The Motivation For Holiness

Why should we attempt to be holy? Many people do not realize that genuine Christians have a different motivation for holiness than most other religious groups. Romans 12:1 admonishes us: “Therefore I urge you, brethren, by the mercies of God, to present your bodies a living and holy sacrifice, acceptable to God, which is your spiritual service of worship.”

That little phrase, “by the mercies of God”, is an important one.  It refers to the motivation the Christian has for holiness.  Many religious people attempt to be holy in order to justify themselves before God, to “secure” for themselves a place in heaven.  But that is not the motivation the scripture teaches here. It encourages us to be holy “by the mercies of God” — in other words, NOT in order to attain God’s mercy, but because He has already shown us mercy.

The mercy of God towards us had just been mentioned in the previous chapter, Romans 11.  Verse 30 says, “(you) have been shown mercy because of their disobedience”, and then verse 32 follows up: “For God has shut up all in disobedience so that He may show mercy to all.”  It is no coincidence that at least twice in Romans 11 God’s mercy is mentioned, and that Chapter 12 then encourages us to be holy “by the mercies of God.”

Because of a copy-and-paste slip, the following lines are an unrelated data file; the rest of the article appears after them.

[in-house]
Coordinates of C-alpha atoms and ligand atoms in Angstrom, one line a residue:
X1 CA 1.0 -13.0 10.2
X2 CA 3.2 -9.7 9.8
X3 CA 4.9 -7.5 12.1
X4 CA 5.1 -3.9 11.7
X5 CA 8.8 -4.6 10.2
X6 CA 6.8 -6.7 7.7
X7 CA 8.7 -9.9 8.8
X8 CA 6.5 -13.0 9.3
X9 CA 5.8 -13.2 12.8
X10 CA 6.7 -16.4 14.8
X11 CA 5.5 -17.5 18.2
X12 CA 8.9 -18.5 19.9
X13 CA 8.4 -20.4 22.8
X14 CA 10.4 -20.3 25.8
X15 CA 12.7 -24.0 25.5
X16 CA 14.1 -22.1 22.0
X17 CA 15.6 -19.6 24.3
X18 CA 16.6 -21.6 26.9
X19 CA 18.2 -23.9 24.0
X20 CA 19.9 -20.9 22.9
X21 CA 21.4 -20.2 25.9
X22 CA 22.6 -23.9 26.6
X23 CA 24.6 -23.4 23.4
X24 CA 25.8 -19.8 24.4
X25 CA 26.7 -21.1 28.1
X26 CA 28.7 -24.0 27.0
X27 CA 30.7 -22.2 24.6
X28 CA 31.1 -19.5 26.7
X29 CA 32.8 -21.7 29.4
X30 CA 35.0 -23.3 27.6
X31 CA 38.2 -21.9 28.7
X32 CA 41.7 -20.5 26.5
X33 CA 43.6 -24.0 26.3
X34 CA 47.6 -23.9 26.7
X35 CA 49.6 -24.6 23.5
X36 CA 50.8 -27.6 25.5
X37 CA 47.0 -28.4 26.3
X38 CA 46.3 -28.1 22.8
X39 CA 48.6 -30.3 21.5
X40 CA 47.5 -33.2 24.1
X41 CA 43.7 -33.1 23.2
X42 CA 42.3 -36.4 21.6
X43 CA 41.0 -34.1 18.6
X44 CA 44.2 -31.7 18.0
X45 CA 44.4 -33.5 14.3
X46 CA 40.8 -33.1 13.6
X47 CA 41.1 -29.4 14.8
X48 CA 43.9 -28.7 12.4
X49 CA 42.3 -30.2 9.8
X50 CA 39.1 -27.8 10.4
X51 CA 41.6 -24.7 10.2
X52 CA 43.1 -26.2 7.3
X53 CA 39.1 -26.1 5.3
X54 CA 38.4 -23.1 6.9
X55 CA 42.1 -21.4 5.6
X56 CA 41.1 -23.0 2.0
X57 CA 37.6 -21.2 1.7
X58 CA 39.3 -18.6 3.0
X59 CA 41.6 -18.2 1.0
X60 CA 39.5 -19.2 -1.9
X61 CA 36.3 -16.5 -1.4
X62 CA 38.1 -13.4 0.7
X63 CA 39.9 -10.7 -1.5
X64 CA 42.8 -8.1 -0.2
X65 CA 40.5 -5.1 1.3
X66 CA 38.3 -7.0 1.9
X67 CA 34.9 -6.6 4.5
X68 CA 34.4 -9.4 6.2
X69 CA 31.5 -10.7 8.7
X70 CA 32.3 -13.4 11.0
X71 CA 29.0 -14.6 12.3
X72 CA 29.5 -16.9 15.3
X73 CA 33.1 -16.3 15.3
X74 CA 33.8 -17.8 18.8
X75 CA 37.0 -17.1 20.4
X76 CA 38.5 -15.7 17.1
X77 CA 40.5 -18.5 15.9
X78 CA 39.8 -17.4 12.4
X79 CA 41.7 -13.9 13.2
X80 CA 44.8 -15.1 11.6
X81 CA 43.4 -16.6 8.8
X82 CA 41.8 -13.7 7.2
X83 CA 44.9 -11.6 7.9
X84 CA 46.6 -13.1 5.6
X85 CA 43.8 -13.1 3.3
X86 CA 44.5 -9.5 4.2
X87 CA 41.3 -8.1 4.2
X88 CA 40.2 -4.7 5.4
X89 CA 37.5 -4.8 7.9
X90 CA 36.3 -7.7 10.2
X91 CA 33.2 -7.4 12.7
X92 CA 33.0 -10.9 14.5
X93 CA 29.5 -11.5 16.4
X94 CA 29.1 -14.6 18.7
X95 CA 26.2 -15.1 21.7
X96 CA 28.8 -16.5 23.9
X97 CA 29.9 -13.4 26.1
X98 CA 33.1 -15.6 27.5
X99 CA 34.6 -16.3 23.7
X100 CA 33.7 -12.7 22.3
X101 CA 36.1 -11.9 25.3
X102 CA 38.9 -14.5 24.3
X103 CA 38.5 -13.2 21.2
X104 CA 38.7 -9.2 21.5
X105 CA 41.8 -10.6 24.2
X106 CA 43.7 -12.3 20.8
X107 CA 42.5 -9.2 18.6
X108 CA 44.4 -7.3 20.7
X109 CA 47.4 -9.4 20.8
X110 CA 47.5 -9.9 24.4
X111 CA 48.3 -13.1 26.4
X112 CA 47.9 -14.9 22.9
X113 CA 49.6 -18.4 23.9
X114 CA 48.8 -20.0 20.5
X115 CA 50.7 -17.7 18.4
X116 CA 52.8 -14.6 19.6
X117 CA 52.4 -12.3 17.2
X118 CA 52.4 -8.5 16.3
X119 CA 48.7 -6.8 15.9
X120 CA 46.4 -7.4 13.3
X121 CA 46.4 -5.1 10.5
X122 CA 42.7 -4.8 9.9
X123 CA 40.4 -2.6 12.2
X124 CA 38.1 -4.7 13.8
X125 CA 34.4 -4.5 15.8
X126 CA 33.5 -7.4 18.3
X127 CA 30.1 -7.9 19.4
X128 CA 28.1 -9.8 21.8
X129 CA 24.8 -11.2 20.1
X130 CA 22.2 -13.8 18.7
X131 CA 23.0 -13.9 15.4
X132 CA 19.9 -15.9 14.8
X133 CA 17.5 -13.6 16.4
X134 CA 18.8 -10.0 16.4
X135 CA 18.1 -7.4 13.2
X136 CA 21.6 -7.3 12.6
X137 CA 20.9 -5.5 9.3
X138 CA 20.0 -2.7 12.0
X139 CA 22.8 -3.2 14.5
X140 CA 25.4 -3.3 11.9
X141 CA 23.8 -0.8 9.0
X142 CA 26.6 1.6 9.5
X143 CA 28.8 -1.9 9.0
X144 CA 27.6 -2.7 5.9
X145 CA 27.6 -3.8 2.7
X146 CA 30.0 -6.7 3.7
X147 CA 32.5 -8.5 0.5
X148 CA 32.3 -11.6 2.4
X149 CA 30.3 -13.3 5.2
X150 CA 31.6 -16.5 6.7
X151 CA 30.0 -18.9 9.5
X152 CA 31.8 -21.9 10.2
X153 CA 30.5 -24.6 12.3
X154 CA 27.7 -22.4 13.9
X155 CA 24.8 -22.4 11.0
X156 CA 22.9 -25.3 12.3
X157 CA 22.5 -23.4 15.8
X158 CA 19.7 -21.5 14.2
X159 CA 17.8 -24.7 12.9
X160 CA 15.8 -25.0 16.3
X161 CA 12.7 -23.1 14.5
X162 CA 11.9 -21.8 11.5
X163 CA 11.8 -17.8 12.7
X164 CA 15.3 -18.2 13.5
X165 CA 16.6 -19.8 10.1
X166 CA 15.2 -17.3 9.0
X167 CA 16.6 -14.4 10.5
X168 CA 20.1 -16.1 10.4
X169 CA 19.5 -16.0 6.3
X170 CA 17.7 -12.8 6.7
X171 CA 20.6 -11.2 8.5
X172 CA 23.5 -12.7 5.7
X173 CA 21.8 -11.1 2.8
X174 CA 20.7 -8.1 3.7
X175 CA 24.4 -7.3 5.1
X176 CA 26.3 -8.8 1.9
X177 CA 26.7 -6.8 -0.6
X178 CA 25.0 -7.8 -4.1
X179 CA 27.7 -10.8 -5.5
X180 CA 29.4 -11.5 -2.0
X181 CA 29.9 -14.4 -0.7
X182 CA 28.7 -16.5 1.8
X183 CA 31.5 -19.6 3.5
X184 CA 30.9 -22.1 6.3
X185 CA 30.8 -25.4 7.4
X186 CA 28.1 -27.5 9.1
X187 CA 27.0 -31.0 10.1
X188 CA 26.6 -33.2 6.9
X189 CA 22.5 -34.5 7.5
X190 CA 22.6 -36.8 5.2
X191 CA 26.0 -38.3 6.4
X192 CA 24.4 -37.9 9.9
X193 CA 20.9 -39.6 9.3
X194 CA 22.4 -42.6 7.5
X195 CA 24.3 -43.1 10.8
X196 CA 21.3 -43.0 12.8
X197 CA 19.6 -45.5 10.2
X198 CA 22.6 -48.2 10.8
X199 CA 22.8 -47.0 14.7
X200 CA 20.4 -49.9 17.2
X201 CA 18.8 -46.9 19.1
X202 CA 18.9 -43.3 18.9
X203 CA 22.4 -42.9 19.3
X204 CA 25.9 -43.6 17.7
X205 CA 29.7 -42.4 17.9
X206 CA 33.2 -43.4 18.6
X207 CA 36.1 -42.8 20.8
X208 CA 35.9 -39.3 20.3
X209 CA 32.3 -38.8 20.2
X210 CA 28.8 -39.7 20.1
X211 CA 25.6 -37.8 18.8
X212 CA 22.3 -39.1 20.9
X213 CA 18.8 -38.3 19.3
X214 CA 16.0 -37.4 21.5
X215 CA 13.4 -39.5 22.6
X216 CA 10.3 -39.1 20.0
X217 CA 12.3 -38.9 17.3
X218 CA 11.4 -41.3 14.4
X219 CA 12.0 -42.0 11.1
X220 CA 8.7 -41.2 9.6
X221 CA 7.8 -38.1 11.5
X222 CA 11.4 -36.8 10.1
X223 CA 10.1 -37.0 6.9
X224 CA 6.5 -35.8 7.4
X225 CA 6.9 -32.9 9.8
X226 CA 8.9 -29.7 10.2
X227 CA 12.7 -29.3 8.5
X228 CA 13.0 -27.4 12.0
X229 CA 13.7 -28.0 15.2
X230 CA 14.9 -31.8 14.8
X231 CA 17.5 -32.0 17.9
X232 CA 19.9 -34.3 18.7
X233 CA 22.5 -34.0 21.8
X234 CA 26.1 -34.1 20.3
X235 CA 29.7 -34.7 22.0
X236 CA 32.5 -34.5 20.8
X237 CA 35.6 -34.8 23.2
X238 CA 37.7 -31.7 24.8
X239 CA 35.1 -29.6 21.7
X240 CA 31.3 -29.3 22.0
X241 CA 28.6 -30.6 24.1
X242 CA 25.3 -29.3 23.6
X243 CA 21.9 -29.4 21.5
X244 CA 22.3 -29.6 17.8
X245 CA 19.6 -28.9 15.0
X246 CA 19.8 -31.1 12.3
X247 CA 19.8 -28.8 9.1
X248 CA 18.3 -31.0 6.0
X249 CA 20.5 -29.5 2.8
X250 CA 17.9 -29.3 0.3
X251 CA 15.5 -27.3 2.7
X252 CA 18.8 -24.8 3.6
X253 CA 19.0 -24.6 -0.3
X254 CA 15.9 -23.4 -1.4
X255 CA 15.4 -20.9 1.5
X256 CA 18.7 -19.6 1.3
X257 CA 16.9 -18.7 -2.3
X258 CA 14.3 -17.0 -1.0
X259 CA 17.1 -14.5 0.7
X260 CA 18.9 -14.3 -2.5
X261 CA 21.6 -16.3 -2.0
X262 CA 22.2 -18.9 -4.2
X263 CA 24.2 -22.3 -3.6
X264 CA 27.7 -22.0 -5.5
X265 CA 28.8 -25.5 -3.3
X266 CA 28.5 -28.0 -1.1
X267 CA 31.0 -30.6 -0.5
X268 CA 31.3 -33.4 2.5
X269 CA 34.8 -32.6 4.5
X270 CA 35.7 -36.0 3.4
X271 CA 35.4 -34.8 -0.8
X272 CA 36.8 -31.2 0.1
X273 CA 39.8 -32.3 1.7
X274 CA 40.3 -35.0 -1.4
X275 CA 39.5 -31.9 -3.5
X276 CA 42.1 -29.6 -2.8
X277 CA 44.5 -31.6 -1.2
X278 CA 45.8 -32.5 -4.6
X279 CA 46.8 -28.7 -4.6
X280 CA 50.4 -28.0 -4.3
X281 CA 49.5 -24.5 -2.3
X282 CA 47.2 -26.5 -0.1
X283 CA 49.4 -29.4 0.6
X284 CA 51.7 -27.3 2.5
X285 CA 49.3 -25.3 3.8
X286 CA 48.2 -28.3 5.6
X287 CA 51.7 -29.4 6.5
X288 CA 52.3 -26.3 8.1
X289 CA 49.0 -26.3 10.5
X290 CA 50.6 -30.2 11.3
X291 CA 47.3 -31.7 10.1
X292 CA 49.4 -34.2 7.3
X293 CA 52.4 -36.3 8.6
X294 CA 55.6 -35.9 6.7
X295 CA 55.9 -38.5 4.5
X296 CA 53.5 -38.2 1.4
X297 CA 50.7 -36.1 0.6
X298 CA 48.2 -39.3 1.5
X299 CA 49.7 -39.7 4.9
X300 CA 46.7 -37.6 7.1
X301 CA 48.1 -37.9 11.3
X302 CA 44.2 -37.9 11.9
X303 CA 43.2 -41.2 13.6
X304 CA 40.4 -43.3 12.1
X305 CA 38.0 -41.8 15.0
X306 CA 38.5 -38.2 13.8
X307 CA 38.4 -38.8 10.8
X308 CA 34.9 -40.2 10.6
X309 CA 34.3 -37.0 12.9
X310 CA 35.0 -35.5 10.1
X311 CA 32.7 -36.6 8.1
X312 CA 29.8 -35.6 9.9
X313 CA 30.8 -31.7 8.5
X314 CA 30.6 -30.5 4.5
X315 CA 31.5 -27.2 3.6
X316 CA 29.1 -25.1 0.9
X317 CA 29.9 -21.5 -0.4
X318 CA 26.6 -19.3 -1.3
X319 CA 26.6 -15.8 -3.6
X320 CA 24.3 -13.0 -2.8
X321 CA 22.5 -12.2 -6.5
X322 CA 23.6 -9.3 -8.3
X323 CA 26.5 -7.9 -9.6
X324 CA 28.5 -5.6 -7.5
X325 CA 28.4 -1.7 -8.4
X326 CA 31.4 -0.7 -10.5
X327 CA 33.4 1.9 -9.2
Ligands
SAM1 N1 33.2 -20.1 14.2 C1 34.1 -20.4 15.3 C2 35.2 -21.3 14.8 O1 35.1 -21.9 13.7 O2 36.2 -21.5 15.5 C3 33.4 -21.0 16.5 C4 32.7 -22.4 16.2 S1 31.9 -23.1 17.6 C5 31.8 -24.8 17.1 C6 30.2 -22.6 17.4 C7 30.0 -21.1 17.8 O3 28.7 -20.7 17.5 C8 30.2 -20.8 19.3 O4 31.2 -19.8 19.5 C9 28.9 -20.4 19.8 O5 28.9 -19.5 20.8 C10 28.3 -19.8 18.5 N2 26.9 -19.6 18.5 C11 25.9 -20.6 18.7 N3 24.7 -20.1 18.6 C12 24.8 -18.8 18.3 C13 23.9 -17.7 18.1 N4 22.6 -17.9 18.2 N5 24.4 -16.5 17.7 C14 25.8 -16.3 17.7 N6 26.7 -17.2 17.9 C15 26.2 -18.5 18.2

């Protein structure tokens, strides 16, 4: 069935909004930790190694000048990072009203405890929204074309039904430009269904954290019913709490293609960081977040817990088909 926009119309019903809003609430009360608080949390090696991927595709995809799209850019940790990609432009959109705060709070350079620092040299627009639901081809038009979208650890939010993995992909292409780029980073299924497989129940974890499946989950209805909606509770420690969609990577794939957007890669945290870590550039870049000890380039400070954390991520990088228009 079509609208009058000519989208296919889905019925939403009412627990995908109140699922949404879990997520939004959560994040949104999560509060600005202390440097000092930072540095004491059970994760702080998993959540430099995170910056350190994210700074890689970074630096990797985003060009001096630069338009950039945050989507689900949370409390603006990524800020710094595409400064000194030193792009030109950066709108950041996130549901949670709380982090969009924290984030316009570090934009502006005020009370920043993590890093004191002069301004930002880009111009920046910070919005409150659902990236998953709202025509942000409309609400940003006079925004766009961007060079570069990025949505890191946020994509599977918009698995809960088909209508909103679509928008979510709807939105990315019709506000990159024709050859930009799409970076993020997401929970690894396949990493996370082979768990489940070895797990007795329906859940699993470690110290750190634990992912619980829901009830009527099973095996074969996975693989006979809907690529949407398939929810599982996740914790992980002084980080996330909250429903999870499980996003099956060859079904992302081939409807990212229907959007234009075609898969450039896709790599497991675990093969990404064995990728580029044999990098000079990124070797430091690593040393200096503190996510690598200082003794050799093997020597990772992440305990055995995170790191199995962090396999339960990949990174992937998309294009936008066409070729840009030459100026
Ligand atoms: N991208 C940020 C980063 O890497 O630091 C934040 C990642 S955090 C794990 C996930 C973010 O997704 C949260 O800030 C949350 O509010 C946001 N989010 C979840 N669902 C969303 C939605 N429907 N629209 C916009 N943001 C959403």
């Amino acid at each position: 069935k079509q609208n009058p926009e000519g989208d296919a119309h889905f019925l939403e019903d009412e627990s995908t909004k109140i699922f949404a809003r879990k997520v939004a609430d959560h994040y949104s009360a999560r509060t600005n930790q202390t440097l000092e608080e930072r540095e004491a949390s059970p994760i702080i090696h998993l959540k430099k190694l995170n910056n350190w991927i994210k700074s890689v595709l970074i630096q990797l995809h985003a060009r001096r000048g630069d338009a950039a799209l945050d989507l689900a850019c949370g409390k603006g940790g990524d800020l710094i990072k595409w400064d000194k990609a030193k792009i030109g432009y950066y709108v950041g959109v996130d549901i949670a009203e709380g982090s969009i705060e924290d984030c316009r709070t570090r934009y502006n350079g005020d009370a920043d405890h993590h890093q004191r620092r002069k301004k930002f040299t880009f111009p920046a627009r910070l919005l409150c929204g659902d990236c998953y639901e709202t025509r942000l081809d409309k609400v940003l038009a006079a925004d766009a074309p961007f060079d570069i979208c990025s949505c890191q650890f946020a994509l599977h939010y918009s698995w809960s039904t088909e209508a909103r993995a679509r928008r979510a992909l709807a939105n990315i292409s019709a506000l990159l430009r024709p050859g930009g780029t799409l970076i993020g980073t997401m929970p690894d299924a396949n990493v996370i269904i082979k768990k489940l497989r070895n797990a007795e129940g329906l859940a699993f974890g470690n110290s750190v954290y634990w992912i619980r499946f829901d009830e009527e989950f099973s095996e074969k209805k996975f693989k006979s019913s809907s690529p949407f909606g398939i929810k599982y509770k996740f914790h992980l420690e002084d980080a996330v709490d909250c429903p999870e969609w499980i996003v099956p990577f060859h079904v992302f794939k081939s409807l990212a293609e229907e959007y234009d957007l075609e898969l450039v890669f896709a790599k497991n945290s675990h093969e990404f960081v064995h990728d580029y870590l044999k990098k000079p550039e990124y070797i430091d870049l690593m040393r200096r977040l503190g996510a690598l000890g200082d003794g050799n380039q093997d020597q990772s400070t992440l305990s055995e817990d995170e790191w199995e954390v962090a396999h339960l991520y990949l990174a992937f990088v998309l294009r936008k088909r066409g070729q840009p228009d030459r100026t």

What the scripture is teaching is that the Christian is not trying to be holy in order to gain God’s mercy, and heaven.  On the contrary, he knows he already has salvation, based not on his own works, but on the finished work of Jesus on the cross.  His motivation for holiness is not to garner God’s mercy, but out of gratitude that he already HAS it.  It is a motivation that makes all the difference!

About Shawn Thomas

My blog,, features the text of my sermons, book reviews, family life experiences -- as well as a brief overview of the Lifeway "Explore the Bible" lesson for Southern Baptist Sunday School teachers.
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